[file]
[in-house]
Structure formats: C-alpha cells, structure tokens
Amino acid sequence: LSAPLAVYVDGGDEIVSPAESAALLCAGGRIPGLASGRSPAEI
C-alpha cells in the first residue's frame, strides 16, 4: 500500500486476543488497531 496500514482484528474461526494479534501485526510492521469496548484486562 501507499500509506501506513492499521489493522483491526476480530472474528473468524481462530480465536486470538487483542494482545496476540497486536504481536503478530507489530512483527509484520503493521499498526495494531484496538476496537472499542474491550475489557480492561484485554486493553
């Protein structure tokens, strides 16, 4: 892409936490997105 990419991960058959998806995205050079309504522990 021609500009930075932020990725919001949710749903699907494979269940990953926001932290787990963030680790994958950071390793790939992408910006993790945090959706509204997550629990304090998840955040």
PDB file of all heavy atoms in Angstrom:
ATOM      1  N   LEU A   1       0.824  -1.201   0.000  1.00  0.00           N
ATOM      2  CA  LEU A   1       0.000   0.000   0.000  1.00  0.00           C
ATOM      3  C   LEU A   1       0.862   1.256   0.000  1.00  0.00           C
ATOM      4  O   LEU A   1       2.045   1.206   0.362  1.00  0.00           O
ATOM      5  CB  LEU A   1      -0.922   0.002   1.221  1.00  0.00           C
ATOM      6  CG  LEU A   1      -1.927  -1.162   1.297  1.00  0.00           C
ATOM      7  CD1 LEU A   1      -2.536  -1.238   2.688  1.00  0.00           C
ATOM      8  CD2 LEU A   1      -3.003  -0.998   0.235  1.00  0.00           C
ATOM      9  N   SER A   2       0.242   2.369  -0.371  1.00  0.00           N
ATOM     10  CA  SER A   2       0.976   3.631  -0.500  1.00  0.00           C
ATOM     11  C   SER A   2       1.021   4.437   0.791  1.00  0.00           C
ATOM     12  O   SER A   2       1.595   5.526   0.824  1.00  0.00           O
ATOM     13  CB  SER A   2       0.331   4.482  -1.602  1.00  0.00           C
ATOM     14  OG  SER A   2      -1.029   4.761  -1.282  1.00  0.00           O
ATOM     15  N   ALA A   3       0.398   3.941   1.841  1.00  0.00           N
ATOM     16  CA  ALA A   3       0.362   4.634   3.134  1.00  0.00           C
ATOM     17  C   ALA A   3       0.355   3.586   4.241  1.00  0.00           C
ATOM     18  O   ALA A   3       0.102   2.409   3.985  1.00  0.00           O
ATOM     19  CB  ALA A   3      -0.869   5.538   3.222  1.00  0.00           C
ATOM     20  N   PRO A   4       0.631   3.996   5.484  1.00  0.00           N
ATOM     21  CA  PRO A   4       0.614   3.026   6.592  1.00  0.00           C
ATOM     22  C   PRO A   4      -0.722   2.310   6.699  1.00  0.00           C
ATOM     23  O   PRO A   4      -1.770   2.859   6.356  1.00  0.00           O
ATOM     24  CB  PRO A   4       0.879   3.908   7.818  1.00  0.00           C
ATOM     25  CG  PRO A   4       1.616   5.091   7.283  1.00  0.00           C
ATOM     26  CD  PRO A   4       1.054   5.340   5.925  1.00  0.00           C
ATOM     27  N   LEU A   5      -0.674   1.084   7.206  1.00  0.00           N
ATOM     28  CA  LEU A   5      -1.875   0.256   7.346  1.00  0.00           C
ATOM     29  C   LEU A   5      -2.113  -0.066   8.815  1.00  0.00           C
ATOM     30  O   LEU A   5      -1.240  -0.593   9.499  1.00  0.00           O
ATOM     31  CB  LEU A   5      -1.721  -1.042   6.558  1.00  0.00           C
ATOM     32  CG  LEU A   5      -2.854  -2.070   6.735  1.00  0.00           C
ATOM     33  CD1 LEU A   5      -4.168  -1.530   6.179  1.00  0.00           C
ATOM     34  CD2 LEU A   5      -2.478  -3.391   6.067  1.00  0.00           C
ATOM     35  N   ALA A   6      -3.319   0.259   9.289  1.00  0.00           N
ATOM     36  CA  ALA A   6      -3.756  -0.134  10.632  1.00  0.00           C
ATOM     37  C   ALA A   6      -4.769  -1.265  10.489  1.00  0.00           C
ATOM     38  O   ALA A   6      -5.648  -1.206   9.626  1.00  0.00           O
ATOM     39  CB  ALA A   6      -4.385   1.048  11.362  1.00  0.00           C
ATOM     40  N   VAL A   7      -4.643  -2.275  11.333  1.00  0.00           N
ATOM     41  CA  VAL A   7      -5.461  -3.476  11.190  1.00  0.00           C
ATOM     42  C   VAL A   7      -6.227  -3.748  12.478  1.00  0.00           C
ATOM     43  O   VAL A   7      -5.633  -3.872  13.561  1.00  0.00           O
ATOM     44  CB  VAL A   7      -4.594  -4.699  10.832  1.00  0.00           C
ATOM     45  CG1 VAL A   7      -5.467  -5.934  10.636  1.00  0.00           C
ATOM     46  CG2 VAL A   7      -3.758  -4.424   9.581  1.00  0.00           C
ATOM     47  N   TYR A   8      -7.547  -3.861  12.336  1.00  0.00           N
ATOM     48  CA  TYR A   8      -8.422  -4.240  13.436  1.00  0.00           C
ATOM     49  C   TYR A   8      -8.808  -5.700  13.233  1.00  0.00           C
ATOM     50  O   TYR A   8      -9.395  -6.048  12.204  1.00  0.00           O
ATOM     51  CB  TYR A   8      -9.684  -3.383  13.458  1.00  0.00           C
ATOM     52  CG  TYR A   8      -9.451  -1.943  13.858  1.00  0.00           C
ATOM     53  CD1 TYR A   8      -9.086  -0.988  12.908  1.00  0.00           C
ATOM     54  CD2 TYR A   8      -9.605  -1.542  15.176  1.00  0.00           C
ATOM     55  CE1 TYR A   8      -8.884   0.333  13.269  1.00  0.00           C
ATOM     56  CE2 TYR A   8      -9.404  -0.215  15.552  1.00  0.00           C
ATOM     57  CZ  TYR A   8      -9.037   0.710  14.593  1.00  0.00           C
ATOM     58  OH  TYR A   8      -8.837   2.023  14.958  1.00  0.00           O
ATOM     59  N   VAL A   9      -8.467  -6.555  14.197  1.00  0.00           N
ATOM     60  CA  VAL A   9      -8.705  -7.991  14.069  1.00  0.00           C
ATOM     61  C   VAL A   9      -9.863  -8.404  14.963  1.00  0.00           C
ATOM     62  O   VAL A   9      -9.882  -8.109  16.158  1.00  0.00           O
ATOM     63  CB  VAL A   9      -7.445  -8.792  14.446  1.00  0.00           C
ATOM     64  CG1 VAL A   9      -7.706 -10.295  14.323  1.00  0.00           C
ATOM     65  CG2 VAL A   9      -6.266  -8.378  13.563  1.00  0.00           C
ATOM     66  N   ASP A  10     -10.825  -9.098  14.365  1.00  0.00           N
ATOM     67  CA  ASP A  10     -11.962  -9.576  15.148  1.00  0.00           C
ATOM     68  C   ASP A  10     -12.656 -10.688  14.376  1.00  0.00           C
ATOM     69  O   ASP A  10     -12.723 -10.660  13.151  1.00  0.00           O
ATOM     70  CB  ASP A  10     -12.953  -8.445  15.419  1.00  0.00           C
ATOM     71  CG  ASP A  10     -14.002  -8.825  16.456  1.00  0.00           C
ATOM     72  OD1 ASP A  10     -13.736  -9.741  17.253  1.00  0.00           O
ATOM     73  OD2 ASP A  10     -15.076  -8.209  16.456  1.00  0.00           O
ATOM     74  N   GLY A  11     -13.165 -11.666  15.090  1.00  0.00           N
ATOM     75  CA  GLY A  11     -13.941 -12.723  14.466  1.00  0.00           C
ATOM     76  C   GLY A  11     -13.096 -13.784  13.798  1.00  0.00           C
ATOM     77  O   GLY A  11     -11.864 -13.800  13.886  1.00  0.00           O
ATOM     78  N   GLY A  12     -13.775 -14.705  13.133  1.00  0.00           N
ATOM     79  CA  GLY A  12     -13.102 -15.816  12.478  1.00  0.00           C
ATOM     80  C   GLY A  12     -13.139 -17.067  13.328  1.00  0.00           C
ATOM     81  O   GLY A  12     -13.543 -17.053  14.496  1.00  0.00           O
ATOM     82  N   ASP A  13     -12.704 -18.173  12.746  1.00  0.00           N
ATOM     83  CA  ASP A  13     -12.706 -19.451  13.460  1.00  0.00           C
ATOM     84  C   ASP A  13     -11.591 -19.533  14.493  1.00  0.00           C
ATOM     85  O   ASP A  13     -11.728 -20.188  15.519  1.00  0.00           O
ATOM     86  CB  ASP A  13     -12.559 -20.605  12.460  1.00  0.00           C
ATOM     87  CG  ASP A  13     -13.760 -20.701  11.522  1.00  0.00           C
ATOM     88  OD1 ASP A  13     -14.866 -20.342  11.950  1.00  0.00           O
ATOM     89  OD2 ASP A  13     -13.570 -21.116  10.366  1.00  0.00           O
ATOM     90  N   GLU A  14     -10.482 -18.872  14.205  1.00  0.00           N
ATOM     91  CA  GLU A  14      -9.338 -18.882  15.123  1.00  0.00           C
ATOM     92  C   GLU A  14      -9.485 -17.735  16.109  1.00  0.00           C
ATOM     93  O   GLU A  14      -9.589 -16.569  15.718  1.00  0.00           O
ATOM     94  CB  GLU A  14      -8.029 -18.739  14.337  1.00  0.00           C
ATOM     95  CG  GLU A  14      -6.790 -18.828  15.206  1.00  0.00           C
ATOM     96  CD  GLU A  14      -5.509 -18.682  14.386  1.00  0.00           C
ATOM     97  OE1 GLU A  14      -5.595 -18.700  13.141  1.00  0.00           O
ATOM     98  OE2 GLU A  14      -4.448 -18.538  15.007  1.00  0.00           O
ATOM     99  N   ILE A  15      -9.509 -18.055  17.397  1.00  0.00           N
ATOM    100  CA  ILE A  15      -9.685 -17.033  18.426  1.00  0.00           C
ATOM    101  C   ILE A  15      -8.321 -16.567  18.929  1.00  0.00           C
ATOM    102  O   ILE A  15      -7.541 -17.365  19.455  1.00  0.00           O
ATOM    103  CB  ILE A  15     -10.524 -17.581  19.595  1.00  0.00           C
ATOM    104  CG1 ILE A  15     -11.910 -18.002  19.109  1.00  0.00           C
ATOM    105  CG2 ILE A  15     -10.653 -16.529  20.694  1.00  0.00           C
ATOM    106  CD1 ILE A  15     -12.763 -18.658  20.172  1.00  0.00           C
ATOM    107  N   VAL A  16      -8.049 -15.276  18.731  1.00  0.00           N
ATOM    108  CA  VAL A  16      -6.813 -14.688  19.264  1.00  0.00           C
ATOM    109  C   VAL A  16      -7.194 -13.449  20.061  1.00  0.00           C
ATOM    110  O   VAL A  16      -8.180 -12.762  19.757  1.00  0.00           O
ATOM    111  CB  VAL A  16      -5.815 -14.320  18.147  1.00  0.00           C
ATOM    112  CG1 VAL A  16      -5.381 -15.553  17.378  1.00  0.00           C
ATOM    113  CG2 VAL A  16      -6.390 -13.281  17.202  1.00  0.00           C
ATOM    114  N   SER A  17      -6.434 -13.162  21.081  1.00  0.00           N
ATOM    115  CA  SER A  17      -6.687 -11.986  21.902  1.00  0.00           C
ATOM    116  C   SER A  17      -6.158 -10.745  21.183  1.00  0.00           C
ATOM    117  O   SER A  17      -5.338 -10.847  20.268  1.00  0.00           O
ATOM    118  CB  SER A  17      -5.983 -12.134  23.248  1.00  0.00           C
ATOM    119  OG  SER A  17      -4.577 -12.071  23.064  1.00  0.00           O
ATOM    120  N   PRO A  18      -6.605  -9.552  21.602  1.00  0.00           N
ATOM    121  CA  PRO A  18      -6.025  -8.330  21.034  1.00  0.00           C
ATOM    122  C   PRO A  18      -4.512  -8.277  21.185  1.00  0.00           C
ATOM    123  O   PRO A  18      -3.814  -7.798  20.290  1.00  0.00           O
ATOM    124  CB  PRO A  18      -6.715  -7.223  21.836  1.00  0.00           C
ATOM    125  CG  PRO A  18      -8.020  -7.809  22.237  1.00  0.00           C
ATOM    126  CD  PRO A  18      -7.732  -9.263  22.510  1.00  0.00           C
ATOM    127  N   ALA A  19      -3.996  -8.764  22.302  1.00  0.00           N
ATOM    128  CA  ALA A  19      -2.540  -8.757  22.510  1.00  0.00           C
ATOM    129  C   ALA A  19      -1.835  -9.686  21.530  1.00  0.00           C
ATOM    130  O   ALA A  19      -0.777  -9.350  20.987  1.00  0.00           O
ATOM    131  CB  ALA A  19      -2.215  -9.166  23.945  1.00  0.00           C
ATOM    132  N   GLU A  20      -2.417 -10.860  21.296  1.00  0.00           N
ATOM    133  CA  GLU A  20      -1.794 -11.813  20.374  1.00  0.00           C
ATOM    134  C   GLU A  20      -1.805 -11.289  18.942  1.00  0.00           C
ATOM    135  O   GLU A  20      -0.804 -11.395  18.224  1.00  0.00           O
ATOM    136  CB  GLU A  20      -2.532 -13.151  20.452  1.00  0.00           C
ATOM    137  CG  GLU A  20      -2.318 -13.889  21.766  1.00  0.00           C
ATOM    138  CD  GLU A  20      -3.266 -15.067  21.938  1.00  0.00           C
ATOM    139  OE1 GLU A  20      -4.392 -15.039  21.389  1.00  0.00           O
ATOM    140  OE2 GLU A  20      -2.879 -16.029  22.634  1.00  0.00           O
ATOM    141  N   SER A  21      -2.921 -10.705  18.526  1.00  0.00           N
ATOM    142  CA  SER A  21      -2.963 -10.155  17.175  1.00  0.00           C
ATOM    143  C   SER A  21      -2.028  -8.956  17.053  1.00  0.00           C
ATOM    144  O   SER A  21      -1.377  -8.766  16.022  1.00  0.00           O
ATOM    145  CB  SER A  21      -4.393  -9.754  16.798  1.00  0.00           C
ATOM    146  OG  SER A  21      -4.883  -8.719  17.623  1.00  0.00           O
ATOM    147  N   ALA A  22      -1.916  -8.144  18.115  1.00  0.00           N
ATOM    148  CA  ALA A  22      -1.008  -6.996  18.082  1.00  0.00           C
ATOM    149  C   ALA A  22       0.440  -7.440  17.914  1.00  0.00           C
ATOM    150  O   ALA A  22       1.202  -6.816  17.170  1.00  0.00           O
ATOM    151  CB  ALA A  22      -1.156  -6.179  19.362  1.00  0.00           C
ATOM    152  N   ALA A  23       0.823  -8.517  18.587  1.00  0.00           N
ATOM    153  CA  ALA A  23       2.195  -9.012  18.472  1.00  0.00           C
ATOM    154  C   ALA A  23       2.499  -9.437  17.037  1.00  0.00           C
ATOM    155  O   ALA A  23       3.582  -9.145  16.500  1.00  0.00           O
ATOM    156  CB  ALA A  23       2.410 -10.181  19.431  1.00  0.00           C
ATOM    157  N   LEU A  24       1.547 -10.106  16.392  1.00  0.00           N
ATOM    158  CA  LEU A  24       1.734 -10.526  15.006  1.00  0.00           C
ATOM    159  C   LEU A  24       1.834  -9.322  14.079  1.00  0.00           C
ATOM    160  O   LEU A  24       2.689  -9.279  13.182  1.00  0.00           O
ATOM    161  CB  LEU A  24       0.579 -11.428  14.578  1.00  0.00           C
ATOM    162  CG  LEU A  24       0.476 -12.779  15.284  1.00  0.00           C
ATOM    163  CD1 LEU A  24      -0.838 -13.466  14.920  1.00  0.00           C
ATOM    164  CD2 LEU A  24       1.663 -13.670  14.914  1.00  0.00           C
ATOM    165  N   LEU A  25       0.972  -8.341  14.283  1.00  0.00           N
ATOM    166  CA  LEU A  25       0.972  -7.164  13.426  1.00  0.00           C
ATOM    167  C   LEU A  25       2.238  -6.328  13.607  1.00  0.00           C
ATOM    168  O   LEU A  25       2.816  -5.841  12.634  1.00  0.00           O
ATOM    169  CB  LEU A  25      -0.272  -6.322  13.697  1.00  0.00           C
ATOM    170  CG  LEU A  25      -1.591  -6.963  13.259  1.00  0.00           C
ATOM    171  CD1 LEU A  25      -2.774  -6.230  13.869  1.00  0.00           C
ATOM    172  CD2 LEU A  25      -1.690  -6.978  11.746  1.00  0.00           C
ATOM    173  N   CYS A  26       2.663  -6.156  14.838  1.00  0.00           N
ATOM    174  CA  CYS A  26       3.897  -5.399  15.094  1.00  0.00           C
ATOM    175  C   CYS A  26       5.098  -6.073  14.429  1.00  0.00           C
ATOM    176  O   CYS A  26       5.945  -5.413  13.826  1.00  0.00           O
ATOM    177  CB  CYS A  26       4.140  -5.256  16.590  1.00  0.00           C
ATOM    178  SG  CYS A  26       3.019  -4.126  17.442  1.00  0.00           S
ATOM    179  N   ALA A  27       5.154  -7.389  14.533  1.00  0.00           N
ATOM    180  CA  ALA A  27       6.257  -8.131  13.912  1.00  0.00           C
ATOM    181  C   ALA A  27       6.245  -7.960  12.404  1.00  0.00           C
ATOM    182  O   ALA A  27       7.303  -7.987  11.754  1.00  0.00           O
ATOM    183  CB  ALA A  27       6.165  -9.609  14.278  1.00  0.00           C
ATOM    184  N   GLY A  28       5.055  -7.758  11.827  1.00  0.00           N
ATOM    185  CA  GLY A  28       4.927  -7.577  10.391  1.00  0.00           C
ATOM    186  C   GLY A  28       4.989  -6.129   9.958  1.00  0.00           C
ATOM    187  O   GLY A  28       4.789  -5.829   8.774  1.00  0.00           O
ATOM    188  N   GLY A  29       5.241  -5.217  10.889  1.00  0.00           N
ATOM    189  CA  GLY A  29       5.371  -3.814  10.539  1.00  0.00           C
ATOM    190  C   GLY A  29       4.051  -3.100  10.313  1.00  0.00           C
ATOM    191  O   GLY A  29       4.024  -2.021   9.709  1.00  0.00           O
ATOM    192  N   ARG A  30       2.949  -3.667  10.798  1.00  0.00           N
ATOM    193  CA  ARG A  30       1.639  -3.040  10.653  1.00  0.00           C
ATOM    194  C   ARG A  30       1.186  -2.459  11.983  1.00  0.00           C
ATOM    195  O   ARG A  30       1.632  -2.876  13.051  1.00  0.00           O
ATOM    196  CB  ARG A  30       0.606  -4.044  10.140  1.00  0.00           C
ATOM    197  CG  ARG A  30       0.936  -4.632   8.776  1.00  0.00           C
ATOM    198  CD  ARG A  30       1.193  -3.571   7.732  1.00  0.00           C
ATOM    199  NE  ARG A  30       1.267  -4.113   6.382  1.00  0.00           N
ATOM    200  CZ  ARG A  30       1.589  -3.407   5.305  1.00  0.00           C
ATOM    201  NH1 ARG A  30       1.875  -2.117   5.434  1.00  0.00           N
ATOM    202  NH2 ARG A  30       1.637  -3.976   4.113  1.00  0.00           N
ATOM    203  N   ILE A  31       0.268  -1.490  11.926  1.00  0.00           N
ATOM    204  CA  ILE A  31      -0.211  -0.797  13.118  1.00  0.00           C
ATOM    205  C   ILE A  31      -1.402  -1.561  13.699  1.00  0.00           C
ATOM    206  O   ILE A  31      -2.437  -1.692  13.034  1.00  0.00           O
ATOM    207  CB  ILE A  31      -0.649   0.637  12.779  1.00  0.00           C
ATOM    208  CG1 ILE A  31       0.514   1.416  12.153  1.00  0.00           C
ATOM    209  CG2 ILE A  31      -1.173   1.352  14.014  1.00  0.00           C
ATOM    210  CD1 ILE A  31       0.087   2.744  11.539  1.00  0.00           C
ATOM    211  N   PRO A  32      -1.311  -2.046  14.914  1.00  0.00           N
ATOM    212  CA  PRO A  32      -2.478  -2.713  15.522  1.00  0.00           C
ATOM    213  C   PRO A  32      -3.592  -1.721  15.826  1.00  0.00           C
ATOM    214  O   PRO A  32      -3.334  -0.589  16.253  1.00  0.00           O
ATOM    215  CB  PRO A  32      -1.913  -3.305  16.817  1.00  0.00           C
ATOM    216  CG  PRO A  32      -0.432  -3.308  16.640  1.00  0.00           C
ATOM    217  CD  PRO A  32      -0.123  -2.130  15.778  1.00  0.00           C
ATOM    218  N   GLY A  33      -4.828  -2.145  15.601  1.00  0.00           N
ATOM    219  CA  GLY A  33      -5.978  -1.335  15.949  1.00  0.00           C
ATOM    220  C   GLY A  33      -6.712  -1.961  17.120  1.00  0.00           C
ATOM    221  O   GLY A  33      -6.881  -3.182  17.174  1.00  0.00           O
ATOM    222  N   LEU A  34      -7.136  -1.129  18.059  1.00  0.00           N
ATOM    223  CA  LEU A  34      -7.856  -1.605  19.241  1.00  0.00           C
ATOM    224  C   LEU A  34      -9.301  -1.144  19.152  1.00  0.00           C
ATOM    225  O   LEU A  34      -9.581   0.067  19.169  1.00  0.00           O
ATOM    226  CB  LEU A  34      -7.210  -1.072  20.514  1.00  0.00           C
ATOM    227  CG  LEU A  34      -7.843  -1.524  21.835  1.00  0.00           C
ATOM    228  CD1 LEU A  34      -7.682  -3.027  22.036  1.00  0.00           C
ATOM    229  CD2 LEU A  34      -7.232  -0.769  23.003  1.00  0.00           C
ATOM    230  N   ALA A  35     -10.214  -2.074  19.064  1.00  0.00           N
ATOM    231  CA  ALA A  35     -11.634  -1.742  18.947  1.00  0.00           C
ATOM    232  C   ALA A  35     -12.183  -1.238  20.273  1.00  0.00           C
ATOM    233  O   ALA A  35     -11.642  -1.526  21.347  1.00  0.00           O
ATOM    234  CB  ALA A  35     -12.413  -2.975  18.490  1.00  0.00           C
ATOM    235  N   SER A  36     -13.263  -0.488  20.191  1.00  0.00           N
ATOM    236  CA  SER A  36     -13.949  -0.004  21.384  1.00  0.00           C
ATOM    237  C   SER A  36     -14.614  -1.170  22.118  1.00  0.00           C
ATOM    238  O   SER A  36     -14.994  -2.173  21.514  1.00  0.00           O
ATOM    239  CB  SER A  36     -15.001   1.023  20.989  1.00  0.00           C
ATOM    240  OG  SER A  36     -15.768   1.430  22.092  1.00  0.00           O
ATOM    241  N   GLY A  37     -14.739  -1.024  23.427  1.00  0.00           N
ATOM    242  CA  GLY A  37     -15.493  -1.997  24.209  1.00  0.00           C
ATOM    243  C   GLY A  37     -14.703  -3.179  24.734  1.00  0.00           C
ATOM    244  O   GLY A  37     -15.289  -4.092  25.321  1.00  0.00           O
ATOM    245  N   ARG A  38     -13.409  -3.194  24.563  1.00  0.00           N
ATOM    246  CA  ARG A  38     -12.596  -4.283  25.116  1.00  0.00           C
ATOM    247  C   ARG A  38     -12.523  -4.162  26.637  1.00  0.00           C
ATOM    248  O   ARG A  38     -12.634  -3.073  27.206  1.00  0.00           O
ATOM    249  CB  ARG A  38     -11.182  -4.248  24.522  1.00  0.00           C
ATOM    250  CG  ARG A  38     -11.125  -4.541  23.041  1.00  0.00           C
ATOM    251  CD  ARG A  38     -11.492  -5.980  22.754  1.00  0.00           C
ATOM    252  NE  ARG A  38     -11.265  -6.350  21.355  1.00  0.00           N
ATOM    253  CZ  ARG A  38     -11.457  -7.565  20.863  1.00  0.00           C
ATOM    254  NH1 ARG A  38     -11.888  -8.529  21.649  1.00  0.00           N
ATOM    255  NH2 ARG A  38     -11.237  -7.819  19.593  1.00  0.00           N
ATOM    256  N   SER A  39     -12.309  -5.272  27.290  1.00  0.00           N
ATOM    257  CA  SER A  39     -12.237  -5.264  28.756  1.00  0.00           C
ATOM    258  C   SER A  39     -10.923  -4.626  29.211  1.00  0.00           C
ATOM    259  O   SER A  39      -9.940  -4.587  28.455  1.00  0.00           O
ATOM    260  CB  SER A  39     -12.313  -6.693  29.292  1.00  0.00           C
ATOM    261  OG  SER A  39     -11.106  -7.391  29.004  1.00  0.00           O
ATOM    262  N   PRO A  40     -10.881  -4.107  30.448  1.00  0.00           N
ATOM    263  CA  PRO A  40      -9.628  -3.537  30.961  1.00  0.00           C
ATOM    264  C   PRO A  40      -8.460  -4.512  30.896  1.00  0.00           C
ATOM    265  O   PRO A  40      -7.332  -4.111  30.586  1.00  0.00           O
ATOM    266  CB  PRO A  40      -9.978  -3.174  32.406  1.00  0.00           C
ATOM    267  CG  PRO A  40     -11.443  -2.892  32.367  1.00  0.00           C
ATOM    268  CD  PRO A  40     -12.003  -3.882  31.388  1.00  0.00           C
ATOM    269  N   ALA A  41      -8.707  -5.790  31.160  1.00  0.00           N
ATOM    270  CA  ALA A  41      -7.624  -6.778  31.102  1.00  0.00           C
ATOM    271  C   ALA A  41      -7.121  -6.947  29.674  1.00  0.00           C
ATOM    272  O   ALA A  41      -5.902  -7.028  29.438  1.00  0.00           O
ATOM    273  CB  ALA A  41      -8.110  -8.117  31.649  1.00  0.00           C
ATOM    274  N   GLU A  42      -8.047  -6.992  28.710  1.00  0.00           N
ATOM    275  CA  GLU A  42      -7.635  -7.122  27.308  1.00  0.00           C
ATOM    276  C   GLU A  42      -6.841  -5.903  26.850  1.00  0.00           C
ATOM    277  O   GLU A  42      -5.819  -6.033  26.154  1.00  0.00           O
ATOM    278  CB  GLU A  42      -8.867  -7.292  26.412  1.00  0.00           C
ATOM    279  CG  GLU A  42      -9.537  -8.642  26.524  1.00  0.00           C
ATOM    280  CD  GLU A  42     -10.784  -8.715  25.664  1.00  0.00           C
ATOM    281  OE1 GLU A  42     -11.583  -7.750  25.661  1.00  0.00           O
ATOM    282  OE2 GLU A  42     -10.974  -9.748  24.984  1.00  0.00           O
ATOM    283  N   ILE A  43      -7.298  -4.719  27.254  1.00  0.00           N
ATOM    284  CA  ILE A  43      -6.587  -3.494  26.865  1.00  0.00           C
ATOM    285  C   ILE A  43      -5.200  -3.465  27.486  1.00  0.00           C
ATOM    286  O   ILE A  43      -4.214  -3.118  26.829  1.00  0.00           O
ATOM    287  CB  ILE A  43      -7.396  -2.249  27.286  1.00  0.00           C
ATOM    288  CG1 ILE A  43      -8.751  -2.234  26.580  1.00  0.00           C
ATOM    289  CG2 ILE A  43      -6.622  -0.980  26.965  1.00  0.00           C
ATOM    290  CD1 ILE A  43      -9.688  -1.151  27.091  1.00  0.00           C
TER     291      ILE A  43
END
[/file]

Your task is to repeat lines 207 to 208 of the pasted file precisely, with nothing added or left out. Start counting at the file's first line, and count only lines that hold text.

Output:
ATOM    201  NH1 ARG A  30       1.875  -2.117   5.434  1.00  0.00           N
ATOM    202  NH2 ARG A  30       1.637  -3.976   4.113  1.00  0.00           N